Macro Photography with DS on our cameras is completely controlled by the lens. I know that your Mode Dial here does have macro mode, you can turn this to macro. The thing is with the Macro Mode is that everything is automated but still it’s not going to allow you to focus any closer than any other mode would because again, it’s all related to the lens. So my recommendation is to keep your Mode Dial set to P for program so it gets you the most flexibility while still maintaining a balanced exposure very, very easily. The camera will set the Aperture and the Shutter Speed but you can control the ISO and White Balance; depending on your lighting condition, go ahead and set the ISO. This is a macro shot; you’re going to be very, very close to your subject so you don’t want to use the flash, especially with DSLR cameras. Because you have a large lens, the lens will cast a shadow from the flash on your subject.
When you’re too close to the subject, the lens will create a shadow on half of the picture. So you really don’t want to be using the flash if at all possible. If you do, then you’ll probably want to back away from the subject and zoom in as much as you can so the flash is not blocked by the lens. Some lenses will produce a better macro when they’re zoom out like this and some lenses will produce a better macro somewhere in the middle. Others when you’re all the way in the wide angle. It really depends on which lens you’re using and you can try and see what works best for you. Again, if it’s the wide angle then you don’t want to use the flash because it will have a shadow cast on half of the picture.
Basically, that’s pretty much it; just remember, set your ISO, press the ISO Button right here at the top and set this accordingly. If it’s outdoors, you’re taking a picture of a flower and it’s Broad Daylight, 100 is just fine. If you’re indoors, then you’re going to want to use something higher like 400 or 800.
Again, this will increase the sensitivity of the camera to the available light because we’re not using the flash; this can be very important to maintain a faster Shutter Speed. Your White Balance is right here; press the WB button and choose the White Balance accordingly. If you’re outdoors, daylight is great. If you’re in a shady spot and there’s a lot of foliage or you're underneath some trees and you’re taking a picture of a flower and go ahead and use shade or cloudy in order to warm up the tones and the image a little bit; I’ll go back to Daylight and press set. That’s really all there is to it, there is no Macro Mode, again, as I mentioned it’s all depending on the lens that you’re using. So if you don’t know how close you can get with the lens, it’s going to be a little bit of a trial and error type of Photography. Place yourself close to the subject; you have to look through the view finder, press the Shutter Button halfway; see if the camera can focus on the subject. If it can’t find the focus point then you need to backup a little bit; press the Shutter Button halfway again to try and focus on the subject again.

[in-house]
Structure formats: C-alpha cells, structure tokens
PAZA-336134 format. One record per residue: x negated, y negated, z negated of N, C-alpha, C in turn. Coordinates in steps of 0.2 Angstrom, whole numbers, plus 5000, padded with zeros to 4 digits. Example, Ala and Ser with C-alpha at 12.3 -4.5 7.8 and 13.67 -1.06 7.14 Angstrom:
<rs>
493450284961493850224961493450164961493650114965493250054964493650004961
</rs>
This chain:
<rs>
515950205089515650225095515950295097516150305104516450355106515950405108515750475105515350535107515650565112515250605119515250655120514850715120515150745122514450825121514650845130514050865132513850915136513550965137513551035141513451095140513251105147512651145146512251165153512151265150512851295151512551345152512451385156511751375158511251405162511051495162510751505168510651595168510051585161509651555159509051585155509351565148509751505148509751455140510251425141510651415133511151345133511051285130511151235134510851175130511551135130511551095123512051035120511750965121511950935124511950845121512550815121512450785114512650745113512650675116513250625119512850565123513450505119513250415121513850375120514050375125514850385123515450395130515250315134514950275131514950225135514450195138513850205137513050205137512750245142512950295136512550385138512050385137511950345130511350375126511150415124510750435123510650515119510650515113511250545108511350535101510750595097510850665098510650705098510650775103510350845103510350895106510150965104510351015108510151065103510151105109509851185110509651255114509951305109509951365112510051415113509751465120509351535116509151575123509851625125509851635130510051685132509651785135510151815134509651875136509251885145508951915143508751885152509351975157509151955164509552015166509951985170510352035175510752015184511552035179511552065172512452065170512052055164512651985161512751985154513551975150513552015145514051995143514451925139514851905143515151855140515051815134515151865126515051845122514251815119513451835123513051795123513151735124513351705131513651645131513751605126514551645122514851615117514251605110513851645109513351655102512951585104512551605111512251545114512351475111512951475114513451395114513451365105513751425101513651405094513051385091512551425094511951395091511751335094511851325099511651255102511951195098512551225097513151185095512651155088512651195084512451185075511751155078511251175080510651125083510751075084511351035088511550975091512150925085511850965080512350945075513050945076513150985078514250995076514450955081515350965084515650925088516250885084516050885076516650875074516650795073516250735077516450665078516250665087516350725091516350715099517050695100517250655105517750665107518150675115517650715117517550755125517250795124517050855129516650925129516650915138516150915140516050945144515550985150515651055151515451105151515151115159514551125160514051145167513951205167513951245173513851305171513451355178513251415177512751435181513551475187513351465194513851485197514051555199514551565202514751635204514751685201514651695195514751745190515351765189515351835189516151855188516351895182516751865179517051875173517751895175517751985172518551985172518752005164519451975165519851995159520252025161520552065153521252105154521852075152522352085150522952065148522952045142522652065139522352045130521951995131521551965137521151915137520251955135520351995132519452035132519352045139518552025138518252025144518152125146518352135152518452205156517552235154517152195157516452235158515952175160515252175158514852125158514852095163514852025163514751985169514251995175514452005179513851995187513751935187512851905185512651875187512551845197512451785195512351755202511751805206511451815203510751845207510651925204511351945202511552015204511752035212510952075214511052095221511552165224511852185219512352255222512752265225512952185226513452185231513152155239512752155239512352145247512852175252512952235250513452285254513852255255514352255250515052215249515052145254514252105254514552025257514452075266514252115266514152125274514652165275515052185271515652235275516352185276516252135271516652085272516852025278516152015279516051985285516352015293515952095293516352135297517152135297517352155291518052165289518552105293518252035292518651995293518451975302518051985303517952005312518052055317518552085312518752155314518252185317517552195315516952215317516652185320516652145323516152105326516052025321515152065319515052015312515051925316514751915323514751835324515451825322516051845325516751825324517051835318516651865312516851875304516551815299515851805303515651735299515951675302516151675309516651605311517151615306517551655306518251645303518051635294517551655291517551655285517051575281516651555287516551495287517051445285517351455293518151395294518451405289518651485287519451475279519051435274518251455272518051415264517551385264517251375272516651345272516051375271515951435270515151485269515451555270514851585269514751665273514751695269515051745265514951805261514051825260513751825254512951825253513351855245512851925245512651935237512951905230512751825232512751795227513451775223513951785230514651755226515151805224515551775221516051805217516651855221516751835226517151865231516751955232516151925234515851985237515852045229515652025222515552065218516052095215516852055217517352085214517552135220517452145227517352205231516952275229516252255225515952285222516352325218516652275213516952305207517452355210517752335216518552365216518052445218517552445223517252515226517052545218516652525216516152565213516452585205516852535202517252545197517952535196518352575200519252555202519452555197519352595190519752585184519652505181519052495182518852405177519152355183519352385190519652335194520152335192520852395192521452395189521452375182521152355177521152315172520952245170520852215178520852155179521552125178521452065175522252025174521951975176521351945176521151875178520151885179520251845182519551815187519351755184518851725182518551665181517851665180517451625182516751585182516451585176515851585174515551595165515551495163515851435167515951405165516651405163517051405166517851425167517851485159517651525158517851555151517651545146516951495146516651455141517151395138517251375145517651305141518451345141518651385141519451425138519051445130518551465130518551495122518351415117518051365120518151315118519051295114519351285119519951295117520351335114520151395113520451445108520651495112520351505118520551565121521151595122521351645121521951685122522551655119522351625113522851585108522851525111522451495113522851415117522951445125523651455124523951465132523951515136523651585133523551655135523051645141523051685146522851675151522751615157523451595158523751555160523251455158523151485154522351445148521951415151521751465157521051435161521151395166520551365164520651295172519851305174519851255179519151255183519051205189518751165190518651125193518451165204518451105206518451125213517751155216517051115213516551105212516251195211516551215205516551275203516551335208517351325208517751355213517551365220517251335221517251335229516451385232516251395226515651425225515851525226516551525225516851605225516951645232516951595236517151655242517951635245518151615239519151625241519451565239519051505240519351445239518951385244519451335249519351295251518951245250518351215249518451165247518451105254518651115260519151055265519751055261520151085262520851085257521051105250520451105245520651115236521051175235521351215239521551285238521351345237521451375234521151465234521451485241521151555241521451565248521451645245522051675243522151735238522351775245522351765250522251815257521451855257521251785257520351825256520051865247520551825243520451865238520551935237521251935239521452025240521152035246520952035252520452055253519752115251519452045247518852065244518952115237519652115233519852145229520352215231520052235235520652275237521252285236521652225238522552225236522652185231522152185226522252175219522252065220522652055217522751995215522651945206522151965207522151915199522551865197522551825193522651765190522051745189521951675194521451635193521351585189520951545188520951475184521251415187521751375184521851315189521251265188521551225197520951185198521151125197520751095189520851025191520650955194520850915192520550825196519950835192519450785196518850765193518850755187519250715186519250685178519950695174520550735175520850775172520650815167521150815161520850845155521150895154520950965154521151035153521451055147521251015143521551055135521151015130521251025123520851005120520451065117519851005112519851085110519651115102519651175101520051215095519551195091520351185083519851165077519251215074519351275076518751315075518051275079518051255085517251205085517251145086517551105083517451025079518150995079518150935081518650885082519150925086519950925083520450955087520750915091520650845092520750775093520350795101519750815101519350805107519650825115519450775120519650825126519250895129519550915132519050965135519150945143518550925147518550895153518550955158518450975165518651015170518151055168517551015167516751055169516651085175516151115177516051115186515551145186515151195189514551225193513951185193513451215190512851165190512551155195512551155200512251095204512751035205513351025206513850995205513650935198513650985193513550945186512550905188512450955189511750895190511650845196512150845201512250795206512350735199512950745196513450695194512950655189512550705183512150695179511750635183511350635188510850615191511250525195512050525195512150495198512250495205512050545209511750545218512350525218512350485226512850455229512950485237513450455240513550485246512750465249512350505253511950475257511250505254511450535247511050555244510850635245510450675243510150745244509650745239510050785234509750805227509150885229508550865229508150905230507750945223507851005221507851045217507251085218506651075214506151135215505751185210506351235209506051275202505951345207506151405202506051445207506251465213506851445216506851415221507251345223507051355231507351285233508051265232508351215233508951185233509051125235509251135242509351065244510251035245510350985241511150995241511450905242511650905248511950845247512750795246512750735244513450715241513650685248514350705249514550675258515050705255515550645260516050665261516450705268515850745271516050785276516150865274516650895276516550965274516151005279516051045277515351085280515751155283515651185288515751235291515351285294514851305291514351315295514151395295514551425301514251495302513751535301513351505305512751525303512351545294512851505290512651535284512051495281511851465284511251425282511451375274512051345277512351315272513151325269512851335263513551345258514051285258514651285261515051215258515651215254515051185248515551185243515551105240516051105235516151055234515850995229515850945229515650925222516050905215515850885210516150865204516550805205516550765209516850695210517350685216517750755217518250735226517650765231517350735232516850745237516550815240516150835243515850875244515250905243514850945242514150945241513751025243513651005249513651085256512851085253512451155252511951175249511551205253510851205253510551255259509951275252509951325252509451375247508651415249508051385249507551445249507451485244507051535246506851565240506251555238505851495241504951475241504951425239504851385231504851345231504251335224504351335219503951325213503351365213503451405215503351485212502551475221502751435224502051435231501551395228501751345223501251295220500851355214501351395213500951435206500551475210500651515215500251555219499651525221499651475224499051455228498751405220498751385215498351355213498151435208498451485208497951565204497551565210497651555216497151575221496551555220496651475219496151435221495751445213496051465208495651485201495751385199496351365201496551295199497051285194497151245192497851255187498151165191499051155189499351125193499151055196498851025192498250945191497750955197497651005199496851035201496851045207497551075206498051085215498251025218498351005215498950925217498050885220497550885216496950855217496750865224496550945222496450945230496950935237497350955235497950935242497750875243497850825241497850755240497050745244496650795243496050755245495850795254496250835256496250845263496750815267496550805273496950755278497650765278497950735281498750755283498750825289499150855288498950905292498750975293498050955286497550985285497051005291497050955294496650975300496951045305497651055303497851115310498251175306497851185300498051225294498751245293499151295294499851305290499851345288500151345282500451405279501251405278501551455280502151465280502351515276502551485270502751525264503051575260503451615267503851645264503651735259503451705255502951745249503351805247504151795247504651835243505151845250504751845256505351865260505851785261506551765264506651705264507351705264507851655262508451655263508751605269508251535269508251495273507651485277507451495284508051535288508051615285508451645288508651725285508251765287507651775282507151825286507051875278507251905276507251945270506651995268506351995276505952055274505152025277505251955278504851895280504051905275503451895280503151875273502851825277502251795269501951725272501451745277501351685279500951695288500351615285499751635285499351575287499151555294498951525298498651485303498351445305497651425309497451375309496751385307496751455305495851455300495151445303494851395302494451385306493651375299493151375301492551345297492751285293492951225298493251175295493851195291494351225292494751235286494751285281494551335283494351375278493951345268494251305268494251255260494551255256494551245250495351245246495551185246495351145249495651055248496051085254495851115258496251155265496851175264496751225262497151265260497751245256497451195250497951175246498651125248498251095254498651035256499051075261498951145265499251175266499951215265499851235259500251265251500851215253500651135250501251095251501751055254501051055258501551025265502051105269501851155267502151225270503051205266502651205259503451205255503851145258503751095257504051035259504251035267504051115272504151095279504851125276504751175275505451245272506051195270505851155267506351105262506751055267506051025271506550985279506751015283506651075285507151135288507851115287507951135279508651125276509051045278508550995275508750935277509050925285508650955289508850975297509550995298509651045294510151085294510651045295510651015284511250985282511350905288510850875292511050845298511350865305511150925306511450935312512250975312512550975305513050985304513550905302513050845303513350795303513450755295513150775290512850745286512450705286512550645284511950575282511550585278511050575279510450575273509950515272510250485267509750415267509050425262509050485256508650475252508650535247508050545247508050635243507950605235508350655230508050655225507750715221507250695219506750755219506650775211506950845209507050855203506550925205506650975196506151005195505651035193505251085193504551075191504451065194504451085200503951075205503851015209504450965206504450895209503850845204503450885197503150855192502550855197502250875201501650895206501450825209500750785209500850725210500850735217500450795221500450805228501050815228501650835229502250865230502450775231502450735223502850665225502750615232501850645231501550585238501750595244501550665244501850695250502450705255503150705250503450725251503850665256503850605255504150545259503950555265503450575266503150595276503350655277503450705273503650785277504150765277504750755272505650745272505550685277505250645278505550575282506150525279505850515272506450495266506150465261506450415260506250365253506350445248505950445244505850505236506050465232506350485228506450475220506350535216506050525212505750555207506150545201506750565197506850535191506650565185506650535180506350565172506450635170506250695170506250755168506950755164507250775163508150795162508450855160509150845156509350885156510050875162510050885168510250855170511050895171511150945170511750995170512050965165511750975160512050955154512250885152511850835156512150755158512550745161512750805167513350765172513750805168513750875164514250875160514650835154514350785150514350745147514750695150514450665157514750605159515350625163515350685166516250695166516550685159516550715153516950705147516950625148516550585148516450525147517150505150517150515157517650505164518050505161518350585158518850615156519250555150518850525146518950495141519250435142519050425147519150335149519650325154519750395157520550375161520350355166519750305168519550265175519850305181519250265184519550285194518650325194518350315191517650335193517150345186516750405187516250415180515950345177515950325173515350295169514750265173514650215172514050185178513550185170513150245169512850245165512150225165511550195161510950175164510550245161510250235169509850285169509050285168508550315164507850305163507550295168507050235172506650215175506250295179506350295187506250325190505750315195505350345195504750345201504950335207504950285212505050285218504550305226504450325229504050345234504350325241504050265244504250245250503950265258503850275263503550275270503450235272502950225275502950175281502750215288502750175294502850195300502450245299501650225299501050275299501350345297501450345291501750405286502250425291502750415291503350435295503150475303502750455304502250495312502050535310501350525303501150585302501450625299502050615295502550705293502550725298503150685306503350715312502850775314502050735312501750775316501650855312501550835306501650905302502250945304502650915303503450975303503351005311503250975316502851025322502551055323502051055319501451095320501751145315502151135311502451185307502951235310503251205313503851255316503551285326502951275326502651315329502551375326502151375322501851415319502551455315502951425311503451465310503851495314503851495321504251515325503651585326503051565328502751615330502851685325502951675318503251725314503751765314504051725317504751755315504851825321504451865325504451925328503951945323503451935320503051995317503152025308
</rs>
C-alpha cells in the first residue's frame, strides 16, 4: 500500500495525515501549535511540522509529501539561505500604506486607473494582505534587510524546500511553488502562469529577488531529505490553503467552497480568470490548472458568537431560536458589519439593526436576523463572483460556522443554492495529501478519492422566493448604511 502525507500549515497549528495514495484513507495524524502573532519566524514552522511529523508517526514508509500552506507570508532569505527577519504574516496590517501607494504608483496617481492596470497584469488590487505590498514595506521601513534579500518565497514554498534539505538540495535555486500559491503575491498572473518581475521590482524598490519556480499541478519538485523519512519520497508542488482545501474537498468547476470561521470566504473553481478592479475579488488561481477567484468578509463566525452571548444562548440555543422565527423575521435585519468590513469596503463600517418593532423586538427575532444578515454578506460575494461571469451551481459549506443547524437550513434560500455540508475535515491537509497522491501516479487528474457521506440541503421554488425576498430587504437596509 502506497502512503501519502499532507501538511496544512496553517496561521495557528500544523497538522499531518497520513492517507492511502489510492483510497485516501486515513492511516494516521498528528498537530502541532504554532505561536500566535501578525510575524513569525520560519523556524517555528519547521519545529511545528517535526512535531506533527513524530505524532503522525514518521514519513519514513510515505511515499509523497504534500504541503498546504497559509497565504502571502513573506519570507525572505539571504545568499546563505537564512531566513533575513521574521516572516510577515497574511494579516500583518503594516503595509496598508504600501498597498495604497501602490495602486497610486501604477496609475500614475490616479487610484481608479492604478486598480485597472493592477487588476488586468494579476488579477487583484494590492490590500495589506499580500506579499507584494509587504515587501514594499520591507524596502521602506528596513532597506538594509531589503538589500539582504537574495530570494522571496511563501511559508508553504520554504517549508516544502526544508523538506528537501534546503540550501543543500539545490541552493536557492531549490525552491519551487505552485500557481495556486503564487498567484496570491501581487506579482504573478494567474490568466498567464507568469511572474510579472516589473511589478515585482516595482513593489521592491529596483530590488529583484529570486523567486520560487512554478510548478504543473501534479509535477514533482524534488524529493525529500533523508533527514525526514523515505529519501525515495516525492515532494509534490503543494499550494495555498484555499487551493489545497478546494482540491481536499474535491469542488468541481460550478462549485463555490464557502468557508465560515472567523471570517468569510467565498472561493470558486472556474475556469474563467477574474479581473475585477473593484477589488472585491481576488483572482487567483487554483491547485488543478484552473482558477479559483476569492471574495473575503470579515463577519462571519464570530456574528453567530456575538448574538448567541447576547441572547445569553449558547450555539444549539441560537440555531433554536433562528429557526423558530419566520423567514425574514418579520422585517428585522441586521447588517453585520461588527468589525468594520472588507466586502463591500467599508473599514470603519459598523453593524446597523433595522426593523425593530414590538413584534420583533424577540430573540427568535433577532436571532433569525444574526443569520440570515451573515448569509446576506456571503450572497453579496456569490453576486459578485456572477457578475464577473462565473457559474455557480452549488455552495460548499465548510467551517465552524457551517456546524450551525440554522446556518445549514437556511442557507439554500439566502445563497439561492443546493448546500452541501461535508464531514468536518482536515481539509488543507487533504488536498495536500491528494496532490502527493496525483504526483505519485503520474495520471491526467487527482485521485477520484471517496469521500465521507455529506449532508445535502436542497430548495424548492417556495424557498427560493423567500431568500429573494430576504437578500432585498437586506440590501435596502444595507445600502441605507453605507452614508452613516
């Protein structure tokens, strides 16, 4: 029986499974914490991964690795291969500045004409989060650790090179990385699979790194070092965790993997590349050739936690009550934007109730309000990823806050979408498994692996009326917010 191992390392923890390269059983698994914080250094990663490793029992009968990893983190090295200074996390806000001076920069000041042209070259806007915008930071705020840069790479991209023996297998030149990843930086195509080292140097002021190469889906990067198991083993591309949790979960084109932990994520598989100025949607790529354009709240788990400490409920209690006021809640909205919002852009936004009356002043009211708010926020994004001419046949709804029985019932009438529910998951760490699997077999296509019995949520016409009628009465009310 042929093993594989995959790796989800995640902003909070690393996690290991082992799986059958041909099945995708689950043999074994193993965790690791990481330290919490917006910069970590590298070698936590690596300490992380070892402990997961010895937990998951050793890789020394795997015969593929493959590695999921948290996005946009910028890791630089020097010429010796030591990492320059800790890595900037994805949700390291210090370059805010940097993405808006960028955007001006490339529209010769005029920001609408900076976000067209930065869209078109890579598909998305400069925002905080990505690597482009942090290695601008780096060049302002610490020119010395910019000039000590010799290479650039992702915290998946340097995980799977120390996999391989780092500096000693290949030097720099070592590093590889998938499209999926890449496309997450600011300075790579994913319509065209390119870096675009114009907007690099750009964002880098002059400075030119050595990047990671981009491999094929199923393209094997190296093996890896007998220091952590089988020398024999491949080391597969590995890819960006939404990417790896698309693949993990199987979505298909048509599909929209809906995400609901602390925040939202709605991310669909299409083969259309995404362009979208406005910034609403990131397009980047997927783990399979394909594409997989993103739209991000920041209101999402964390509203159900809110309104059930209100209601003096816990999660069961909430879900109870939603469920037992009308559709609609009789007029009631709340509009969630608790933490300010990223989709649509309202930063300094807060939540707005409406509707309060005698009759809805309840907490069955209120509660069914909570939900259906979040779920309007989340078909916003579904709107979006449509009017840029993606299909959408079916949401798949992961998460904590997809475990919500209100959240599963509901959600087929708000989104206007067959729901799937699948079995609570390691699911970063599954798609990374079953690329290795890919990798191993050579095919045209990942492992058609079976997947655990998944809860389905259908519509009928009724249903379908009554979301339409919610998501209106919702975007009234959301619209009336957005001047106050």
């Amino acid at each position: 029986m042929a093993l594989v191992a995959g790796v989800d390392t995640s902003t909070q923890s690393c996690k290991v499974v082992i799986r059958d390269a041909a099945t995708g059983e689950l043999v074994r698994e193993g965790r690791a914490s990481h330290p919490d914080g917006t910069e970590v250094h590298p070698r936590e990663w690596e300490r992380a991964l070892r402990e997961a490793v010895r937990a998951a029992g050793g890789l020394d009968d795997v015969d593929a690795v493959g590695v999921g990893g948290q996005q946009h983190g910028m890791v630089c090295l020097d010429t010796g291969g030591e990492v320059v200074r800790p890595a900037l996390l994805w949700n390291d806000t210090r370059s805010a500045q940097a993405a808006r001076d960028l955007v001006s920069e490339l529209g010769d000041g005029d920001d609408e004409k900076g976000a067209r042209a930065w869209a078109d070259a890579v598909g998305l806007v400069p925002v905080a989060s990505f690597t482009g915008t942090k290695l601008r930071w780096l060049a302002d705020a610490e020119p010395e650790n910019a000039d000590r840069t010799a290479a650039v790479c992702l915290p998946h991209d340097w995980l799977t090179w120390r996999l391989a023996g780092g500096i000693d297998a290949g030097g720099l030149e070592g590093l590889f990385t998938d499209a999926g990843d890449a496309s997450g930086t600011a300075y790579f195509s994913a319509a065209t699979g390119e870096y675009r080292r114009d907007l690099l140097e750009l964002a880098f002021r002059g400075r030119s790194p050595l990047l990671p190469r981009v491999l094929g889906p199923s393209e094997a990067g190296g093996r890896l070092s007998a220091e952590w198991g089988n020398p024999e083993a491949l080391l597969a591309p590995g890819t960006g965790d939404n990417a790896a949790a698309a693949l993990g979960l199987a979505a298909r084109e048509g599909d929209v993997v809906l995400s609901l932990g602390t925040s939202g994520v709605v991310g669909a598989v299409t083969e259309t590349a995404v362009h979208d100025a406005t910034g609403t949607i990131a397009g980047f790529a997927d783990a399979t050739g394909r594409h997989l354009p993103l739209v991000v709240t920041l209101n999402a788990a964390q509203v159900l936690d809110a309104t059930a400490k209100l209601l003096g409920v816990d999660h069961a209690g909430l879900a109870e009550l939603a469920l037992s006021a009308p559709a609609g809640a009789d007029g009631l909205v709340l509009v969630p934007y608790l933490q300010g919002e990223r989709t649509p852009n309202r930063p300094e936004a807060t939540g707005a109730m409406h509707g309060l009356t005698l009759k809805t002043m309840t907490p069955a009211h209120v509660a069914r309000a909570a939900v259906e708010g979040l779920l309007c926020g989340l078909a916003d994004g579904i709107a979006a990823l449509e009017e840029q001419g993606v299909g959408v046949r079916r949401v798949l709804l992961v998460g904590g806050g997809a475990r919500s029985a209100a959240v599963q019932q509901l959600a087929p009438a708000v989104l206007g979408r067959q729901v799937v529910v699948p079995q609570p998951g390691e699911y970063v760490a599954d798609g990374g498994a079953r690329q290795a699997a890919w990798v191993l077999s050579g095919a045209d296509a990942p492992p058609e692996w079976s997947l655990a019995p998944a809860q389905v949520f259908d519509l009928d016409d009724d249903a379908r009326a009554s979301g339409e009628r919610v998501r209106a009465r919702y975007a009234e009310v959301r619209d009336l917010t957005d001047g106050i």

Again, if you’re too close, keep backing up and refocusing the camera by pressing the Shutter Button halfway every time. Once you get the camera to a position where it can focus on your subject then you can go ahead and take the picture.
To find out much more about Digital Photography and your Digital Camera, go to LBGuides.com